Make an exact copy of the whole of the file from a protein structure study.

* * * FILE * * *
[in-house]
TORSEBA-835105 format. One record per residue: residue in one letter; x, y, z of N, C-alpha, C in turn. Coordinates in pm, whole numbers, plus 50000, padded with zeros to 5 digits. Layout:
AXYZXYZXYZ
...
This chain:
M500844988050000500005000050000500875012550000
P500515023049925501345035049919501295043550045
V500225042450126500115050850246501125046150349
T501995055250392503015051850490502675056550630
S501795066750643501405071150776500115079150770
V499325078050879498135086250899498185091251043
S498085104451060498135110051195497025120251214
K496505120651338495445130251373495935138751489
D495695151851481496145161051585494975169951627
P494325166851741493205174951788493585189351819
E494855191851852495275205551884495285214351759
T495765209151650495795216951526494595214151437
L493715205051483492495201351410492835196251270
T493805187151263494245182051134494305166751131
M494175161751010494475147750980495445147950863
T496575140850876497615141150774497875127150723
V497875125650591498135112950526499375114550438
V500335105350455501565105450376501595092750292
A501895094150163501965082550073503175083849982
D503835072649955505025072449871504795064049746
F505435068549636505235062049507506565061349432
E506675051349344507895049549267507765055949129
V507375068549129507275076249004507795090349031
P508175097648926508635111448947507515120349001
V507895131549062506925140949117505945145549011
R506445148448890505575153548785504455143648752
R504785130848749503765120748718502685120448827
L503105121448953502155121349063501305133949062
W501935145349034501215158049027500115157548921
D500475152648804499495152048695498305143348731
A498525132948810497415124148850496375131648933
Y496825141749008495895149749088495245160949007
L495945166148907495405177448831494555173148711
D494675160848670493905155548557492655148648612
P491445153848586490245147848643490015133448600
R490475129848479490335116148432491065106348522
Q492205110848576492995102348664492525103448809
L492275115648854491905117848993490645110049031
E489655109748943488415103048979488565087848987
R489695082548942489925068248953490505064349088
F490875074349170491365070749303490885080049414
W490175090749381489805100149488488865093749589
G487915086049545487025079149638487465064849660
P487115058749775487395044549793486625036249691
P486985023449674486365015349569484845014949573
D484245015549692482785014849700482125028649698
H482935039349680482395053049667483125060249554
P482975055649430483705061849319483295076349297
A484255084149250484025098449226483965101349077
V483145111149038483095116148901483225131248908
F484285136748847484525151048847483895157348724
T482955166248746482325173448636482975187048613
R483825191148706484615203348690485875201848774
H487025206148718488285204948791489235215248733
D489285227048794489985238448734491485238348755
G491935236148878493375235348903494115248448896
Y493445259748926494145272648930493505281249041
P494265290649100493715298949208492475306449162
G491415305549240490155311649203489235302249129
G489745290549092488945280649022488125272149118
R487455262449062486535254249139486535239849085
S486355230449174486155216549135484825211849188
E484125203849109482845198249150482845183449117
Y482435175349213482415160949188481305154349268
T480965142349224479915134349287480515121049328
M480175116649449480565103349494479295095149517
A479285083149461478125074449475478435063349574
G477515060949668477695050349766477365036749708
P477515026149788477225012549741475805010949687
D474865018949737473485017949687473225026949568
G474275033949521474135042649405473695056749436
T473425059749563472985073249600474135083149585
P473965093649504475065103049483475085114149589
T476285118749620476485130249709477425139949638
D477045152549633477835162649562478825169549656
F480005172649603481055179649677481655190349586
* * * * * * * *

[in-house]
TORSEBA-835105 format. One record per residue: residue in one letter; x, y, z of N, C-alpha, C in turn. Coordinates in pm, whole numbers, plus 50000, padded with zeros to 5 digits. Layout:
AXYZXYZXYZ
...
This chain:
M500844988050000500005000050000500875012550000
P500515023049925501345035049919501295043550045
V500225042450126500115050850246501125046150349
T501995055250392503015051850490502675056550630
S501795066750643501405071150776500115079150770
V499325078050879498135086250899498185091251043
S498085104451060498135110051195497025120251214
K496505120651338495445130251373495935138751489
D495695151851481496145161051585494975169951627
P494325166851741493205174951788493585189351819
E494855191851852495275205551884495285214351759
T495765209151650495795216951526494595214151437
L493715205051483492495201351410492835196251270
T493805187151263494245182051134494305166751131
M494175161751010494475147750980495445147950863
T496575140850876497615141150774497875127150723
V497875125650591498135112950526499375114550438
V500335105350455501565105450376501595092750292
A501895094150163501965082550073503175083849982
D503835072649955505025072449871504795064049746
F505435068549636505235062049507506565061349432
E506675051349344507895049549267507765055949129
V507375068549129507275076249004507795090349031
P508175097648926508635111448947507515120349001
V507895131549062506925140949117505945145549011
R506445148448890505575153548785504455143648752
R504785130848749503765120748718502685120448827
L503105121448953502155121349063501305133949062
W501935145349034501215158049027500115157548921
D500475152648804499495152048695498305143348731
A498525132948810497415124148850496375131648933
Y496825141749008495895149749088495245160949007
L495945166148907495405177448831494555173148711
D494675160848670493905155548557492655148648612
P491445153848586490245147848643490015133448600
R490475129848479490335116148432491065106348522
Q492205110848576492995102348664492525103448809
L492275115648854491905117848993490645110049031
E489655109748943488415103048979488565087848987
R489695082548942489925068248953490505064349088
F490875074349170491365070749303490885080049414
W490175090749381489805100149488488865093749589
G487915086049545487025079149638487465064849660
P487115058749775487395044549793486625036249691
P486985023449674486365015349569484845014949573
D484245015549692482785014849700482125028649698
H482935039349680482395053049667483125060249554
P482975055649430483705061849319483295076349297
A484255084149250484025098449226483965101349077
V483145111149038483095116148901483225131248908
F484285136748847484525151048847483895157348724
T482955166248746482325173448636482975187048613
R483825191148706484615203348690485875201848774
H487025206148718488285204948791489235215248733
D489285227048794489985238448734491485238348755
G491935236148878493375235348903494115248448896
Y493445259748926494145272648930493505281249041
P494265290649100493715298949208492475306449162
G491415305549240490155311649203489235302249129
G489745290549092488945280649022488125272149118
R487455262449062486535254249139486535239849085
S486355230449174486155216549135484825211849188
E484125203849109482845198249150482845183449117
Y482435175349213482415160949188481305154349268
T480965142349224479915134349287480515121049328
M480175116649449480565103349494479295095149517
A479285083149461478125074449475478435063349574
G477515060949668477695050349766477365036749708
P477515026149788477225012549741475805010949687
D474865018949737473485017949687473225026949568
G474275033949521474135042649405473695056749436
T473425059749563472985073249600474135083149585
P473965093649504475065103049483475085114149589
T476285118749620476485130249709477425139949638
D477045152549633477835162649562478825169549656
F480005172649603481055179649677481655190349586